Tuesday, 3 May 2011

Can utopia exist in the present?/A desire to be elsewhere.

Utopianism is not about being “no-where” it is about desiring to be “elsewhere”. This fact means that utopian desire has both hopeful and pessimistic sides; it yearns for happiness but only because it is so unhappy in the existing world…Utopian desire is the desire to desire differently, which includes the desire to abandon such desire…

Tobin Siebers – ‘What does postmodernism want? Utopia’

Utopia as a concept has had a number of incarnations, but its beginnings as a project are attributed to Thomas More and his book Utopia written in 1516. The title he chose for his imaginary society played on two Greek words: u-topia meaning “no-place” and eu-topia meaning “good-place”. An expression of what humanity might be, it was a place where human reason and rationality produced dignity, democracy, uniformity and equality for all. More’s project however was only ever philosophical, it was a way for him and his followers to critique the real world they lived in, but not to necessarily change it.

Fast-forwarding to the twentieth century then the project of utopia becomes modernist and concrete and a central vein of ideology in the aftermath of WWII. Utopianism promised hope for a better future, it was feverishly optimistic in which equality and opportunity for all were central values. Sadly these values were unsustainable in the increasingly competitive market driven economy, and the fear of totalitarianism and a realisation that one size does not fit all contributed to its demise.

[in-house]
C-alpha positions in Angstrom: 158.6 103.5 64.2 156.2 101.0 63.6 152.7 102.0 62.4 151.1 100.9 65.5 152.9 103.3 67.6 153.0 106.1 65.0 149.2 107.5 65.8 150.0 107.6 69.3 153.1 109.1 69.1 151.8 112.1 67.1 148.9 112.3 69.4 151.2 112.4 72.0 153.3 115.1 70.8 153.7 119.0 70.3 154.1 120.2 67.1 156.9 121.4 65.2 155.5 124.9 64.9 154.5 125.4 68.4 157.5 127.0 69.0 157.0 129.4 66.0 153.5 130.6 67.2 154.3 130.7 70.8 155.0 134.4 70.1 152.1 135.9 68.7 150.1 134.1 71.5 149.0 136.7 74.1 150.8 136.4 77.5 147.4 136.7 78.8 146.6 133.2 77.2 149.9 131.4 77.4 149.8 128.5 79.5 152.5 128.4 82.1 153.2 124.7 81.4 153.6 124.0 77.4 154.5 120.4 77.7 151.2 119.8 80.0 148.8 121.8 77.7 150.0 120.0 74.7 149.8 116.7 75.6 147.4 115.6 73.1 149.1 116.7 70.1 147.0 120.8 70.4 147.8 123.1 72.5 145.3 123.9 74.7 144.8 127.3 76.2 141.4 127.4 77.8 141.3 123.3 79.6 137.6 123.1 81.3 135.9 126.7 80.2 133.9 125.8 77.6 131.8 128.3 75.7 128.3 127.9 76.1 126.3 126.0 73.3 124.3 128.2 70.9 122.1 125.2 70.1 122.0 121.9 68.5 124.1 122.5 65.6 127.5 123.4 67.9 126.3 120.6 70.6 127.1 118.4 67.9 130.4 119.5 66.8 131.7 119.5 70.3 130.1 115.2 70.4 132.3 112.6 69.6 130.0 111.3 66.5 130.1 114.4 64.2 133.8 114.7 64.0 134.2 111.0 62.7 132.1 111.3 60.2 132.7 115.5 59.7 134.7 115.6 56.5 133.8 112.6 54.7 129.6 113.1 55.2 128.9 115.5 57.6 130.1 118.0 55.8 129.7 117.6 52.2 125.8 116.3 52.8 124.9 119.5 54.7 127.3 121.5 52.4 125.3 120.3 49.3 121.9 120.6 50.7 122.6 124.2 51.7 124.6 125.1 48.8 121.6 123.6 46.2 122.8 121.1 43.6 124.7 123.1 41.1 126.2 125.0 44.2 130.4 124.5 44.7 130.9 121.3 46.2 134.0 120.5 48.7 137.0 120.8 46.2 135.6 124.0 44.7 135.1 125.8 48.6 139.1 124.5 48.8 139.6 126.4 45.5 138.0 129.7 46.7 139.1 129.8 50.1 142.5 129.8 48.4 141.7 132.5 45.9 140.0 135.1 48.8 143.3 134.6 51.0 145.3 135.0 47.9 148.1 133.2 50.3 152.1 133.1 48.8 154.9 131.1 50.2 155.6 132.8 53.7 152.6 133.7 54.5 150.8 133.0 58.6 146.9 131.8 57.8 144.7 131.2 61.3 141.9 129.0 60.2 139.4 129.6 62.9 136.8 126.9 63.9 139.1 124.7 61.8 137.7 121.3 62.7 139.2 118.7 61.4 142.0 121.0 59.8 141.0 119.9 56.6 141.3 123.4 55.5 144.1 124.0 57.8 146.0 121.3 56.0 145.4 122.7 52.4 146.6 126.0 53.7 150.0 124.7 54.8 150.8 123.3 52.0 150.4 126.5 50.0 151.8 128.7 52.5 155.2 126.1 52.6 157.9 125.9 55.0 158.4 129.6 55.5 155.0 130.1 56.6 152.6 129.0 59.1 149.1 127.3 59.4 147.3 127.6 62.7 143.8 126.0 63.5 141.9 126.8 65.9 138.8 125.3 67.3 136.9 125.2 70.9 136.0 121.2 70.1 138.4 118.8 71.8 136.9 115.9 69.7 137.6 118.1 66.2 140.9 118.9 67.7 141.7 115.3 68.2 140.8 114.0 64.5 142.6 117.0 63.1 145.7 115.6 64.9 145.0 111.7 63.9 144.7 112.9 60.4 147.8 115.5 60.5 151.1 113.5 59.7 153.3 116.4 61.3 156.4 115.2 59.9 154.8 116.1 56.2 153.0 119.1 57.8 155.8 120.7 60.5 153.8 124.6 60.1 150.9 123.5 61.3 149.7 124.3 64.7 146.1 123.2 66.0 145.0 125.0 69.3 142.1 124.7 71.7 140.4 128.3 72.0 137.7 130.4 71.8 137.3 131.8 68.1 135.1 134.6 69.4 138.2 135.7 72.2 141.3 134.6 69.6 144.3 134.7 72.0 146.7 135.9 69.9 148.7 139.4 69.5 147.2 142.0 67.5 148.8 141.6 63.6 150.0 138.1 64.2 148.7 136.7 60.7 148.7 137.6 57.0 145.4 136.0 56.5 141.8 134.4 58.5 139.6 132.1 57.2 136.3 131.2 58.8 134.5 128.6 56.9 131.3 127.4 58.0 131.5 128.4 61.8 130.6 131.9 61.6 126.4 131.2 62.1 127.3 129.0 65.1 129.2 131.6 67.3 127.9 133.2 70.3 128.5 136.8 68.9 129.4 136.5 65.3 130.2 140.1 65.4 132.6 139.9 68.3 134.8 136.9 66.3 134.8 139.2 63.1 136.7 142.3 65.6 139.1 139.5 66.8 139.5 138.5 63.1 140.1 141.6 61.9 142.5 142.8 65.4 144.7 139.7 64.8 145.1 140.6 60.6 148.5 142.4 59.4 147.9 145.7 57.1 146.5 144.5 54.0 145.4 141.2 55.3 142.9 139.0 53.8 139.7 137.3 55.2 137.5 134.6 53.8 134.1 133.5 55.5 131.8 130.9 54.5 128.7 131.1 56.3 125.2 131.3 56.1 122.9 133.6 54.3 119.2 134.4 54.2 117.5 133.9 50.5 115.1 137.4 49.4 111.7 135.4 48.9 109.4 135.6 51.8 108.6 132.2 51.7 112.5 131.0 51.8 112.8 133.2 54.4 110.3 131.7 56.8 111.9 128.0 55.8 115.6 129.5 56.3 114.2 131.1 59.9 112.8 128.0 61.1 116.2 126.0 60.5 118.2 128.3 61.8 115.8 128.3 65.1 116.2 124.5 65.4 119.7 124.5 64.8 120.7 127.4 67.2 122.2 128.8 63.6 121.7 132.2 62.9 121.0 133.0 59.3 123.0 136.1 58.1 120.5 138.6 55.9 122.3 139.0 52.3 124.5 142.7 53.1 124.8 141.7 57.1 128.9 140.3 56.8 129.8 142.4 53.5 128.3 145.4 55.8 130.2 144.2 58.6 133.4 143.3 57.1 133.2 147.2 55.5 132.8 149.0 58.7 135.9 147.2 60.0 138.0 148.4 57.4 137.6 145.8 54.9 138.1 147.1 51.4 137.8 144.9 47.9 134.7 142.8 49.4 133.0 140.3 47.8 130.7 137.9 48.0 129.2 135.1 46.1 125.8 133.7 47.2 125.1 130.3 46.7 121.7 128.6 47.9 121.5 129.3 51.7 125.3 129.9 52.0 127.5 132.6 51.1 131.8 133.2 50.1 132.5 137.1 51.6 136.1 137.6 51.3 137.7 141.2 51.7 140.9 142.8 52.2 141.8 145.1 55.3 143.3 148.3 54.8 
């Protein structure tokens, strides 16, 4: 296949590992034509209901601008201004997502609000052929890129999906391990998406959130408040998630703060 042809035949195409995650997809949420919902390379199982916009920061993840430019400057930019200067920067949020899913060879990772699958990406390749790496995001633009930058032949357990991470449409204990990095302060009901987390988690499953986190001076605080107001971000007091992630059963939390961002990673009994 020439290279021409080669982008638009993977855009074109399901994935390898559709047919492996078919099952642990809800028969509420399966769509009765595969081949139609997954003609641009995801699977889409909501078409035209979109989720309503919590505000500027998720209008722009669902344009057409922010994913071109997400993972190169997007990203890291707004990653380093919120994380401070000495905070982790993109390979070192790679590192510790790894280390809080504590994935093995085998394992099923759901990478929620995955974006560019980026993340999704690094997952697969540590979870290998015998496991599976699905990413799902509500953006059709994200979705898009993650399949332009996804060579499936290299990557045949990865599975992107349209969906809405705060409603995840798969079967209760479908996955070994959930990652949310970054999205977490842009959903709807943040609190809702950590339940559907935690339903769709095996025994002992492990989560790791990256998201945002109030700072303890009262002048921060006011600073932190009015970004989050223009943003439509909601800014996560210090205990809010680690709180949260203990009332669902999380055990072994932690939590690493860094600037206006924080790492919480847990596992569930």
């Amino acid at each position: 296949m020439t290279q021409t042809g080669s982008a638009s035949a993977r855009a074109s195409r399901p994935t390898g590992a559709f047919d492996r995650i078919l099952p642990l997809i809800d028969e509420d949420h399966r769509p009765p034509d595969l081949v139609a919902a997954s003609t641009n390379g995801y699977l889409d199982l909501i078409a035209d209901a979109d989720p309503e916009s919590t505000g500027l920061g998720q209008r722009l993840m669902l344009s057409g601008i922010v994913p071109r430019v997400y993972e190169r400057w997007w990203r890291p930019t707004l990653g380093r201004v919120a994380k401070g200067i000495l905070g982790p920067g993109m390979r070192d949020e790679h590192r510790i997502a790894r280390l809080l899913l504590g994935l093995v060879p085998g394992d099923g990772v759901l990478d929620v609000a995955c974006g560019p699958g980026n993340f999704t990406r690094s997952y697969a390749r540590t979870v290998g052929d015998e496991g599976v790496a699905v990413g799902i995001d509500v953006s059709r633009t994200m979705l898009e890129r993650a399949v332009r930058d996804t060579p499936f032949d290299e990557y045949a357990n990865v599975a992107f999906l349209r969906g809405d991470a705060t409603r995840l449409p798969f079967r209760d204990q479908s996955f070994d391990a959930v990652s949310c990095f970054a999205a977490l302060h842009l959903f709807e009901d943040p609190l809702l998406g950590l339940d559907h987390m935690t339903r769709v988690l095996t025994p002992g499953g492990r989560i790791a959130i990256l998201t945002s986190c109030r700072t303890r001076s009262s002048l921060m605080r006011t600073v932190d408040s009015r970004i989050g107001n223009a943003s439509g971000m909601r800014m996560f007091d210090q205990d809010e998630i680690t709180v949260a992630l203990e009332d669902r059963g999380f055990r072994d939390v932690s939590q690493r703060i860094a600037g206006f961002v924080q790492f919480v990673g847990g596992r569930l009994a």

It is commonly articulated that the post-war socialist utopian project failed and that it was dangerous and degenerating. This is a troubling view, but nevertheless the limitations of the project need to be considered. Clearly the fantasy of utopia must hang on a double edge between optimism and ruin, like many utopian novels, instability is always omnipresent. What is sacrificed or hidden? What is excluded from the plans?  

I wonder if utopia as ‘a place’ conceived and represented can ever really exist, for does it not then risk becoming a heterotopia (a different place) or an isotopia (the same place)? - just another council estate inscribed with all the failing of the others? - a homogenous place, or an enclosure that is reserved for particular practices? Can, then, utopia really exist in the present?

Lambeth Towers, from Utopia London